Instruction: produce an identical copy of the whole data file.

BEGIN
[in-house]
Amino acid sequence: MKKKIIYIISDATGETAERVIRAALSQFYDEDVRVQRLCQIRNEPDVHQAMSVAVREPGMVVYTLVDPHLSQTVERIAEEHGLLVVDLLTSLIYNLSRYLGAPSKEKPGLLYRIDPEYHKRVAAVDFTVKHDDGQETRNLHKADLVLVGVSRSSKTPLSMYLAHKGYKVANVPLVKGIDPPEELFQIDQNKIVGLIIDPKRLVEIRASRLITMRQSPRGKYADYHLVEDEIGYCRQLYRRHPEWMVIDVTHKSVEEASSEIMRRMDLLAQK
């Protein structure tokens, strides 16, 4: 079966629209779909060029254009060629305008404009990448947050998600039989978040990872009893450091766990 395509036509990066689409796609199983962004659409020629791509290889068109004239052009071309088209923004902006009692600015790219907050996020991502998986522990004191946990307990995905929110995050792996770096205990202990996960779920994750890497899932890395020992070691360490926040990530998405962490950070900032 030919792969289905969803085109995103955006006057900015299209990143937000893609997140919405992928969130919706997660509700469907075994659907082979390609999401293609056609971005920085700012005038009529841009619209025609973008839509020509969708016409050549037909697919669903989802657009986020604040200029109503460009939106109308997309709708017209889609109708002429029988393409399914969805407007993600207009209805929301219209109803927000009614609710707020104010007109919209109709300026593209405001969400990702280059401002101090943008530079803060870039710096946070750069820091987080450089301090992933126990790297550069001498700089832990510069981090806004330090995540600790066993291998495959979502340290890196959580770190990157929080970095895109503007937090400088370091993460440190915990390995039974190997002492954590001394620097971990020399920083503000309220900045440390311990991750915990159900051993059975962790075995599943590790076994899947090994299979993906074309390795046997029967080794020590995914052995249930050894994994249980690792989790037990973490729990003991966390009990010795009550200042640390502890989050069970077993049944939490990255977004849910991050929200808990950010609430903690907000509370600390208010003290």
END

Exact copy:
[in-house]
Amino acid sequence: MKKKIIYIISDATGETAERVIRAALSQFYDEDVRVQRLCQIRNEPDVHQAMSVAVREPGMVVYTLVDPHLSQTVERIAEEHGLLVVDLLTSLIYNLSRYLGAPSKEKPGLLYRIDPEYHKRVAAVDFTVKHDDGQETRNLHKADLVLVGVSRSSKTPLSMYLAHKGYKVANVPLVKGIDPPEELFQIDQNKIVGLIIDPKRLVEIRASRLITMRQSPRGKYADYHLVEDEIGYCRQLYRRHPEWMVIDVTHKSVEEASSEIMRRMDLLAQK
């Protein structure tokens, strides 16, 4: 079966629209779909060029254009060629305008404009990448947050998600039989978040990872009893450091766990 395509036509990066689409796609199983962004659409020629791509290889068109004239052009071309088209923004902006009692600015790219907050996020991502998986522990004191946990307990995905929110995050792996770096205990202990996960779920994750890497899932890395020992070691360490926040990530998405962490950070900032 030919792969289905969803085109995103955006006057900015299209990143937000893609997140919405992928969130919706997660509700469907075994659907082979390609999401293609056609971005920085700012005038009529841009619209025609973008839509020509969708016409050549037909697919669903989802657009986020604040200029109503460009939106109308997309709708017209889609109708002429029988393409399914969805407007993600207009209805929301219209109803927000009614609710707020104010007109919209109709300026593209405001969400990702280059401002101090943008530079803060870039710096946070750069820091987080450089301090992933126990790297550069001498700089832990510069981090806004330090995540600790066993291998495959979502340290890196959580770190990157929080970095895109503007937090400088370091993460440190915990390995039974190997002492954590001394620097971990020399920083503000309220900045440390311990991750915990159900051993059975962790075995599943590790076994899947090994299979993906074309390795046997029967080794020590995914052995249930050894994994249980690792989790037990973490729990003991966390009990010795009550200042640390502890989050069970077993049944939490990255977004849910991050929200808990950010609430903690907000509370600390208010003290």